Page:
5 responses to “Open Invitation To Contribute to the WordPress Block Pattern Directory”

  1. That is great incentive. I would contribute but am still getting accustomed to using Gutenberg on my client sites. I’m a late adopter and recently discovered with a pattern I had used that there doesn’t appear to be any ‘mobile’ css included in block patterns. Is that the future or will there be a way to include that in the wp-admin?

    • Patterns are just groups of blocks, and core blocks in this case. So, the responsiveness is either handled by core/Gutenberg or the stylesheet of whatever theme the user has installed. The responsive handling could vary wildly between different themes. It really just depends.

      But, you really can’t attach CSS to a pattern, only to the blocks themselves.

      I would recommend building patterns when using Twenty Twenty-One, which gives everyone a common starting point. There are some definite limitations on that in comparison to building along with a custom theme.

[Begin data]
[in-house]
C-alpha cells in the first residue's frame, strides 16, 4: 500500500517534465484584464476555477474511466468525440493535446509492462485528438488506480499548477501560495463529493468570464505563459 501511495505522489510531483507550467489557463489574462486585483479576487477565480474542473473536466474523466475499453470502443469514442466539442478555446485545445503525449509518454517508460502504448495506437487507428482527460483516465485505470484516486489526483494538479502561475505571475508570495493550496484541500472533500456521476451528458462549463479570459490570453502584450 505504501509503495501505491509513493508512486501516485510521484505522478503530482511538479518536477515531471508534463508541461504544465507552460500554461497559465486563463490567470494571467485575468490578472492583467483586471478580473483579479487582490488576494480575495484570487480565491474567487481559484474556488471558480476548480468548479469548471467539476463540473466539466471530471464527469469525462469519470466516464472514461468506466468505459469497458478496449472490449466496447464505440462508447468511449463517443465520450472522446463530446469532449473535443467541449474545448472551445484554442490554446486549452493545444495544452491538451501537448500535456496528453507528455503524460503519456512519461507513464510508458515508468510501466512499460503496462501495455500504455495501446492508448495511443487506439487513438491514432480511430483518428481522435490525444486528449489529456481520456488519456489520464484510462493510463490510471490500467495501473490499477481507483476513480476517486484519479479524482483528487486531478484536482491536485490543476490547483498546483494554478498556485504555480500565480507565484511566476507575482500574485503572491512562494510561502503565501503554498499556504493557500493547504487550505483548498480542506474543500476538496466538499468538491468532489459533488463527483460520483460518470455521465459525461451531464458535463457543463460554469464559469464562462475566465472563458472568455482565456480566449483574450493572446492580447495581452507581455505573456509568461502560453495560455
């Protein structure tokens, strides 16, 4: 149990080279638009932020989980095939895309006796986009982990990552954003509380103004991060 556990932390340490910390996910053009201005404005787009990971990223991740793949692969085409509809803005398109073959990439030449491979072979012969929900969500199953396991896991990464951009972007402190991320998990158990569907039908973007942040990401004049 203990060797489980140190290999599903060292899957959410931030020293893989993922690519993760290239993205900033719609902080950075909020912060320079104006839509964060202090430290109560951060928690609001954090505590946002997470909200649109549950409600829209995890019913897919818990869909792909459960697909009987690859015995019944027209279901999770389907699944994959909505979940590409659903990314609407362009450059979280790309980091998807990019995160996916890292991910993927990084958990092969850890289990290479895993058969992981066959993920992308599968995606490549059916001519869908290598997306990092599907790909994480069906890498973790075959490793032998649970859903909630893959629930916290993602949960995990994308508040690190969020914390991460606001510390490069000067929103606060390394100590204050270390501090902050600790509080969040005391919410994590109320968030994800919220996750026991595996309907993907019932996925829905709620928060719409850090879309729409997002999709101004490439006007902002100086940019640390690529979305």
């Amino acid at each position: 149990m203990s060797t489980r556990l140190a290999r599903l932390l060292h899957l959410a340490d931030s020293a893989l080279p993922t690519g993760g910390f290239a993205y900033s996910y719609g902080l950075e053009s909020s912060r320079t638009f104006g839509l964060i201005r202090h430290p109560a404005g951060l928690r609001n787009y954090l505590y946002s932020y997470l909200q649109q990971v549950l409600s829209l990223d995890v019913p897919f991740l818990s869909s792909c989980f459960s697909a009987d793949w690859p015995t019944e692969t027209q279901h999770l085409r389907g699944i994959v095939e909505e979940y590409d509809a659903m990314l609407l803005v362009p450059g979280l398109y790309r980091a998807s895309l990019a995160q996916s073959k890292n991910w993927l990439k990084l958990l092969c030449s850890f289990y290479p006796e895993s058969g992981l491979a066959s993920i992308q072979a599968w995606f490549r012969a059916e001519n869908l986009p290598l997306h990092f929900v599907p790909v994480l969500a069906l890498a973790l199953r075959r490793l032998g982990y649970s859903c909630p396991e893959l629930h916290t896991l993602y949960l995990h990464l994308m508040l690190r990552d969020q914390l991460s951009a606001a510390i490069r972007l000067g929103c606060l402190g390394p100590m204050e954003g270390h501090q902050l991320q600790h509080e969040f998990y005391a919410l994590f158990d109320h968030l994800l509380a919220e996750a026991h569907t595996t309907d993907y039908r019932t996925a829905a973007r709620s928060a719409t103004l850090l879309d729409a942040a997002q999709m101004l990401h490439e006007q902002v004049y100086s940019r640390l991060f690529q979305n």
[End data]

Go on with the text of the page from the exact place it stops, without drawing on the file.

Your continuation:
2. “Many of these patterns rely on custom block styles, so they are not suitable for the directory. However, I have several that are general enough for submission.”
    . . .

    I am very much in the same boat, and like you, I want to pay things forward when/where I can. That said, I am quite interested in cleaning up some of the patterns I have already designed and submit them for review.

  3. I’m in the same boat as Justin and Brian, having created patterns that mostly rely on our custom Blocks Bundle.

    However, I’m in the process of adding core block patterns to our collection of free themes in directory. And I would love to submit those to the community when they’re ready, which should be soon. Having played with patterns a lot recently, I’m really excited to see this directory. I think patterns and FSE are finally going to transform WordPress into the website builder we’ve always hoped for.

    Thanks for sharing Justin!